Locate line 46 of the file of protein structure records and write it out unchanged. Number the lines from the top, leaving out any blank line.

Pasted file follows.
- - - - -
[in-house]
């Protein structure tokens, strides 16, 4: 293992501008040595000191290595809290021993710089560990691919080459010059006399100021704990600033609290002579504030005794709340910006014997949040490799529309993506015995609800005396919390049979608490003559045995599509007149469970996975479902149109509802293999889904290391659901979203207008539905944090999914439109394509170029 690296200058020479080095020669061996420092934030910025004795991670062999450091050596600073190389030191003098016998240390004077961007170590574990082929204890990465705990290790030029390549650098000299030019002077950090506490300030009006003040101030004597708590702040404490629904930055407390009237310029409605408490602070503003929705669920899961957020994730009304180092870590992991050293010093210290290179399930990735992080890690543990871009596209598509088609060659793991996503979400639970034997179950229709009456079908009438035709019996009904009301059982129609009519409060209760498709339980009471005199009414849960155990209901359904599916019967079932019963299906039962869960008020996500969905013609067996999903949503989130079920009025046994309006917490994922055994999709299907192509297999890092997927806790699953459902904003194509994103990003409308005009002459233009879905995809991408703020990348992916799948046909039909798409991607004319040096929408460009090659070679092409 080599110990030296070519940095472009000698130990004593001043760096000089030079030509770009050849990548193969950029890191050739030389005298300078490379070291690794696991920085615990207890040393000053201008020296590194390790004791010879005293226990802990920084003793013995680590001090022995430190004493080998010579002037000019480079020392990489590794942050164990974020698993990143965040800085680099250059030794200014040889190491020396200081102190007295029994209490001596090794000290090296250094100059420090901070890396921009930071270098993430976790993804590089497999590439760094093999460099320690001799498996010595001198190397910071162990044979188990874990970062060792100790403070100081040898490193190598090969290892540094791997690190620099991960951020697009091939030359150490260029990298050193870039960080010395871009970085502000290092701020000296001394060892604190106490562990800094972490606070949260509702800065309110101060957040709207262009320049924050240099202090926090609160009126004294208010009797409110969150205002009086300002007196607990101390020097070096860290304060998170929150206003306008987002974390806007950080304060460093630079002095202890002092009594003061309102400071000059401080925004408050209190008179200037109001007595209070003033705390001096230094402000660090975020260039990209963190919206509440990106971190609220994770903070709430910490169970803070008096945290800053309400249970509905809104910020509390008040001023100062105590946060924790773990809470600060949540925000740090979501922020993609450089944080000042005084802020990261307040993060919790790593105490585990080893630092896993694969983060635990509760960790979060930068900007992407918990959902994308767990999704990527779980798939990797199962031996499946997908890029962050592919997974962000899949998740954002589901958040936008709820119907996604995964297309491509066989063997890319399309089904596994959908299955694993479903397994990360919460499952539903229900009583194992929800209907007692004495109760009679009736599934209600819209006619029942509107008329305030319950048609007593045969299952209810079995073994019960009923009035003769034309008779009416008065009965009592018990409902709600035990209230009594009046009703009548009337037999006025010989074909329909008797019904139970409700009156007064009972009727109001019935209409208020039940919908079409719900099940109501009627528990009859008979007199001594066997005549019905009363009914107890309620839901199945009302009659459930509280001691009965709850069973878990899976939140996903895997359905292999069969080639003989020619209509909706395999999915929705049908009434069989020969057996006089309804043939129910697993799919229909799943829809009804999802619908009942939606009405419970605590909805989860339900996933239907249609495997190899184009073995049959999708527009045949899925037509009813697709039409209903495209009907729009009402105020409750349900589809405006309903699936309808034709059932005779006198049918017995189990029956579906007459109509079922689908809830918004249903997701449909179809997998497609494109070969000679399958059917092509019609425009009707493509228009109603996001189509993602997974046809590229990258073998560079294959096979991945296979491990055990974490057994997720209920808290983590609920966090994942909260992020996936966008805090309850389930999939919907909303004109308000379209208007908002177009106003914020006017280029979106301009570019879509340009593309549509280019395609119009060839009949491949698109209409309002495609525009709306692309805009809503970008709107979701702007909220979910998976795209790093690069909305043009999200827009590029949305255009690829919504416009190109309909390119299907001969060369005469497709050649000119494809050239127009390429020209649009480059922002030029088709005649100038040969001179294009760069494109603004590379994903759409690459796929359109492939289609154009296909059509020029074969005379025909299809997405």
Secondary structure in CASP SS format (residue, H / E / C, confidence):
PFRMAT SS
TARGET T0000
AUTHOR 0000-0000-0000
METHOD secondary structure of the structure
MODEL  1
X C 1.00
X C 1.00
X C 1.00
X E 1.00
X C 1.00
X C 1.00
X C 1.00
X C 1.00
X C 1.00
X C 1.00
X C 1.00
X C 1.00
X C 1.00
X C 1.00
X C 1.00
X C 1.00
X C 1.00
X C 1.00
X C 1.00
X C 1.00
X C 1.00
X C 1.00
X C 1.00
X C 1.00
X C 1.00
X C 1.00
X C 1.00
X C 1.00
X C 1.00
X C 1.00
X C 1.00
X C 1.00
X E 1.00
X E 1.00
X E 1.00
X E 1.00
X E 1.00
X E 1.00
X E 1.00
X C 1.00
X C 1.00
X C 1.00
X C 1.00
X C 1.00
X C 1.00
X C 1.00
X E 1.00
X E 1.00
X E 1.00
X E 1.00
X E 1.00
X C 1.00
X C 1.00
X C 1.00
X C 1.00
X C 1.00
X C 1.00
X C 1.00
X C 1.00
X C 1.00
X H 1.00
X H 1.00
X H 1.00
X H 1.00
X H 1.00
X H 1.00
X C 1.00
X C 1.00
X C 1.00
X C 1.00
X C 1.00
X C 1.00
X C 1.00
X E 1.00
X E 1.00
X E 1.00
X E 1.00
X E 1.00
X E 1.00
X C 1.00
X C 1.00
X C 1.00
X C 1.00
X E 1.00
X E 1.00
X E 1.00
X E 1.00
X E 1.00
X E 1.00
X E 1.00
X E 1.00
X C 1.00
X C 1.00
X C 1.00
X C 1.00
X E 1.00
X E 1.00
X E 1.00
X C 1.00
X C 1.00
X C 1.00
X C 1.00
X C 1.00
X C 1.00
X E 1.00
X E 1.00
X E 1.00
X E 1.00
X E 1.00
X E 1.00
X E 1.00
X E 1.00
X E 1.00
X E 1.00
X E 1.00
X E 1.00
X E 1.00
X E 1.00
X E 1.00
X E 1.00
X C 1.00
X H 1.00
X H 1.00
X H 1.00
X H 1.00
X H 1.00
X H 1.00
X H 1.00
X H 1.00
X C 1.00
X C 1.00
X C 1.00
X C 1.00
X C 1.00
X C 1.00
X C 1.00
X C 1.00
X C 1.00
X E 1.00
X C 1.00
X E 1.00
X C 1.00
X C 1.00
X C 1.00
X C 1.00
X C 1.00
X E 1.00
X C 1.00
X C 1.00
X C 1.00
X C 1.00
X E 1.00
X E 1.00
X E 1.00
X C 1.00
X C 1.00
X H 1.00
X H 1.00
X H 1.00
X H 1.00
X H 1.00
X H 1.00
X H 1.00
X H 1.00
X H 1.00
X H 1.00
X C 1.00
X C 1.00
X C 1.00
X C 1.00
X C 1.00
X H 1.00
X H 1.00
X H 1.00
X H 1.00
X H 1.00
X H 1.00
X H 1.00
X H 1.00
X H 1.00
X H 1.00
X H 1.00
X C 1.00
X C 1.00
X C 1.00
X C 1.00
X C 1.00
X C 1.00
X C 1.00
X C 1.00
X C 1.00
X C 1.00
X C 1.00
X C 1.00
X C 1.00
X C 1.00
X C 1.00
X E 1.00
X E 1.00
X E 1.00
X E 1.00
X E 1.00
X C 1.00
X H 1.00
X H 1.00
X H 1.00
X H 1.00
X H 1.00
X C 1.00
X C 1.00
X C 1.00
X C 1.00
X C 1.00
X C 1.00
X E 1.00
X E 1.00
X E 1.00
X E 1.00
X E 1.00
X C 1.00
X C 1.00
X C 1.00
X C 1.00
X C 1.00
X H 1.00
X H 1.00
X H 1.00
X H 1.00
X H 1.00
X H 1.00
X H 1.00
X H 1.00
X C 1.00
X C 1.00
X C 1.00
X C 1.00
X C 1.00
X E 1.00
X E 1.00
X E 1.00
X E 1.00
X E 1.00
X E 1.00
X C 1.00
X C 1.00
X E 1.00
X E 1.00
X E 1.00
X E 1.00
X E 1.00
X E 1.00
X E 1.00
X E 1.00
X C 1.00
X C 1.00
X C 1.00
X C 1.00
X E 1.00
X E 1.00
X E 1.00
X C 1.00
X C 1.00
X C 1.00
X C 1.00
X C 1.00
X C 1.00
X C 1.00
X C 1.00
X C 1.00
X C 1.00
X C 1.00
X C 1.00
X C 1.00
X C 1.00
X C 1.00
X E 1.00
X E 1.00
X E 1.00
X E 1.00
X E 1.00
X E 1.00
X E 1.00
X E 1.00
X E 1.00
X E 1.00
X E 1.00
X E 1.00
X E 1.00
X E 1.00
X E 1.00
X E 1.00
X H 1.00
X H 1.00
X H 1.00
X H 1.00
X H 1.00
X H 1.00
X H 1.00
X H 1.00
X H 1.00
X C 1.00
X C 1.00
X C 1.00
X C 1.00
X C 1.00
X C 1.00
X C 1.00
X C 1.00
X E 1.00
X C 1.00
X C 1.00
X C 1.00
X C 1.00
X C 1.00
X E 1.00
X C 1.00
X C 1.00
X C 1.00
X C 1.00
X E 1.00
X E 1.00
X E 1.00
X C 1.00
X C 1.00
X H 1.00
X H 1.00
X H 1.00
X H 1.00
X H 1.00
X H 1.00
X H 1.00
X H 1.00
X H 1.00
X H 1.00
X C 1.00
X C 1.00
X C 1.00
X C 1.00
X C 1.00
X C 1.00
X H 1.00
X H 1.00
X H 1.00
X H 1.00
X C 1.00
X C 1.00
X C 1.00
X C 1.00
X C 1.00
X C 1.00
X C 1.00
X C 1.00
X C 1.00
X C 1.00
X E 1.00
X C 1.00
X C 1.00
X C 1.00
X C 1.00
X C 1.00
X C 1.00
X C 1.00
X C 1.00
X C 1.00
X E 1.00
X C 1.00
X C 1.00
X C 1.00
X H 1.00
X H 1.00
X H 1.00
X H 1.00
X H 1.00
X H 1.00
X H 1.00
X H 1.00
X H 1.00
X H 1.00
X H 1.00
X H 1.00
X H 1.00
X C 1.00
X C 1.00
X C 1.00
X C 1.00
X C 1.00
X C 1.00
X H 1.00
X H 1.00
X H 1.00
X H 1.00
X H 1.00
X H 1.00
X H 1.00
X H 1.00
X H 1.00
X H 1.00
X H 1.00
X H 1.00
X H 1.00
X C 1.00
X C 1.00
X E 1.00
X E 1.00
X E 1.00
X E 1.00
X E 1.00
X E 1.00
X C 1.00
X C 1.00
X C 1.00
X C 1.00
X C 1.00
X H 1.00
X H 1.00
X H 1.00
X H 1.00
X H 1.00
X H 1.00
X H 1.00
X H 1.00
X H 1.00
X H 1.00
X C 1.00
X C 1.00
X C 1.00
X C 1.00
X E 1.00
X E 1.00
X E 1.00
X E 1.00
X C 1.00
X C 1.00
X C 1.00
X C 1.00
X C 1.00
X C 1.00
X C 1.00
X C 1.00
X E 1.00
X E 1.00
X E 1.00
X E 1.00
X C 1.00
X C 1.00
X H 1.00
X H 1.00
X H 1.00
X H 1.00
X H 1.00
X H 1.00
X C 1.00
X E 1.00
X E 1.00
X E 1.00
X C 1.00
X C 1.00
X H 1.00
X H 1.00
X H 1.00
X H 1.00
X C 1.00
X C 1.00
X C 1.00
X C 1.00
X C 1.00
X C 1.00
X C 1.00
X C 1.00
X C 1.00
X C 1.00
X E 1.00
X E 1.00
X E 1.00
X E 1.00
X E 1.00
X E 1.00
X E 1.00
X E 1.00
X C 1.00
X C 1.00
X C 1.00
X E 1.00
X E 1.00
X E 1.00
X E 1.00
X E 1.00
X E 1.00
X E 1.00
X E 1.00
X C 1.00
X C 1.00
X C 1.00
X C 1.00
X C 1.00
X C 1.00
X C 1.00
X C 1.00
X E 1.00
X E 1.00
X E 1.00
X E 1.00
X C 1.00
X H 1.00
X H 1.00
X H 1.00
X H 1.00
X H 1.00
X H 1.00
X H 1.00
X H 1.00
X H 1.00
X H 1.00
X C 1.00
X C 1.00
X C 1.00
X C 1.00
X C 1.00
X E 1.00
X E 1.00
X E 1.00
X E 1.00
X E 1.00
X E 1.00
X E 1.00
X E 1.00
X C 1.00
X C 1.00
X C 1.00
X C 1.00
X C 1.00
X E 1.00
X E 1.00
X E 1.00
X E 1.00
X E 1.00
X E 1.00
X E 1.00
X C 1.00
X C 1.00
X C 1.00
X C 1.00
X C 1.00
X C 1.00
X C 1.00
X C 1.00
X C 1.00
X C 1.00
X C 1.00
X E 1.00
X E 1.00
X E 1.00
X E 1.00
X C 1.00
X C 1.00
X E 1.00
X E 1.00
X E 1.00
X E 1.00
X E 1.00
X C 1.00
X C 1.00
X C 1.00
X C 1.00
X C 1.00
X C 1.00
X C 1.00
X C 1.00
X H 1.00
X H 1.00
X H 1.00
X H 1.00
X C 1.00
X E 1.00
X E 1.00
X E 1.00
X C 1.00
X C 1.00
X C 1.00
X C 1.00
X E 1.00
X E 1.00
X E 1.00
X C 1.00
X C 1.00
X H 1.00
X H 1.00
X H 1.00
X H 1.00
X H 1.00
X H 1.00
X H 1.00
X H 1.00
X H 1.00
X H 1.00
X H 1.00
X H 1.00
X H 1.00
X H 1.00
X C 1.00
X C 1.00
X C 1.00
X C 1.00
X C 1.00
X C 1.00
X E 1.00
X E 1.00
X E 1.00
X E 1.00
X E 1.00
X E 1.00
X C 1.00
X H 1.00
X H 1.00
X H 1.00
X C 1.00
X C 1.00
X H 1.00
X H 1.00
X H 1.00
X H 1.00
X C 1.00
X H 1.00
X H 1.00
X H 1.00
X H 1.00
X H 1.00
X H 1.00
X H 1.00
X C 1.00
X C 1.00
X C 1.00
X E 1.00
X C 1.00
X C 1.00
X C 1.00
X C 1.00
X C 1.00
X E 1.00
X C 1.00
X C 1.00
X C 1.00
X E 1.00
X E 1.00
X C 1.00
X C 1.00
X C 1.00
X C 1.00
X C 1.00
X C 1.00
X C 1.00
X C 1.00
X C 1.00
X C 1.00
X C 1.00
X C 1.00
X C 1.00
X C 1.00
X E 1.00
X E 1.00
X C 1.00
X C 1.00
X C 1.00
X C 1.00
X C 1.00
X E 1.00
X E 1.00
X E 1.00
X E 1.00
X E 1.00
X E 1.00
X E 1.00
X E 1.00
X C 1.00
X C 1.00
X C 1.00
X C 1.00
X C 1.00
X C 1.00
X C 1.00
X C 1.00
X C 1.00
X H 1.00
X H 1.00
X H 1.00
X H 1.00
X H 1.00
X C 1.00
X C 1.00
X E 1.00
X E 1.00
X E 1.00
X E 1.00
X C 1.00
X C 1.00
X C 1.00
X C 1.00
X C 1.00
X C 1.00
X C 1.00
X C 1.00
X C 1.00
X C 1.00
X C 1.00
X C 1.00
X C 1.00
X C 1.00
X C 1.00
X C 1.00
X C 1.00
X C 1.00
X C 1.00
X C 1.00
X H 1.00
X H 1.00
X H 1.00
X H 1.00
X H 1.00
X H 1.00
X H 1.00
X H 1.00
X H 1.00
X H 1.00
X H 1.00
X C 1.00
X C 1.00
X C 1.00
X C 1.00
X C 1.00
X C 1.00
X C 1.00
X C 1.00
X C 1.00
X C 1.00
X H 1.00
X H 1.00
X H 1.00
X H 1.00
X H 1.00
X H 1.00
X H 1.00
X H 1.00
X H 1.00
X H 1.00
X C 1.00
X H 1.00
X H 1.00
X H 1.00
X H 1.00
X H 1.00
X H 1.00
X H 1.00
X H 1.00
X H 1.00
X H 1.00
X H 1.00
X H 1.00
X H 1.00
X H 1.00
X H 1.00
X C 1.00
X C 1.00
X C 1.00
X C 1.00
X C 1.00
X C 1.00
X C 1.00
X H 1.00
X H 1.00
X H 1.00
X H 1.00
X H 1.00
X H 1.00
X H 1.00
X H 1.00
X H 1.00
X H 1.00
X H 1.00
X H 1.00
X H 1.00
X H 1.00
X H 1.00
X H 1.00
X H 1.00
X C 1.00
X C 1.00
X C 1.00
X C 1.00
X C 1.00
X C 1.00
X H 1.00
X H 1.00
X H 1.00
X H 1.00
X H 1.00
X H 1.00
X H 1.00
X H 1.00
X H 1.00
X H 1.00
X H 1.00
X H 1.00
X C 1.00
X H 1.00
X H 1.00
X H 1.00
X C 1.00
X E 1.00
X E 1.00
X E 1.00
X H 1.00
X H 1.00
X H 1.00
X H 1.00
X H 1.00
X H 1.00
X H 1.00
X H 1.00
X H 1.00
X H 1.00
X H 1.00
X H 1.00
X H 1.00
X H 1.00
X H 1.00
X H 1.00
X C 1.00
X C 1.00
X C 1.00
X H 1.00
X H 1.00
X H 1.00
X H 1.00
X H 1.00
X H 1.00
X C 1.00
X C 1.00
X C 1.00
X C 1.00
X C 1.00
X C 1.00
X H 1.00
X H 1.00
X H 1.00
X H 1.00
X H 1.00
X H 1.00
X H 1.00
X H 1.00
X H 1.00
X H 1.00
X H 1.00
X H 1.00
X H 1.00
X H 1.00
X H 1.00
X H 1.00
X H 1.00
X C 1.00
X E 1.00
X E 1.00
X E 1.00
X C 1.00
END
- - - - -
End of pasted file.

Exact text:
X E 1.00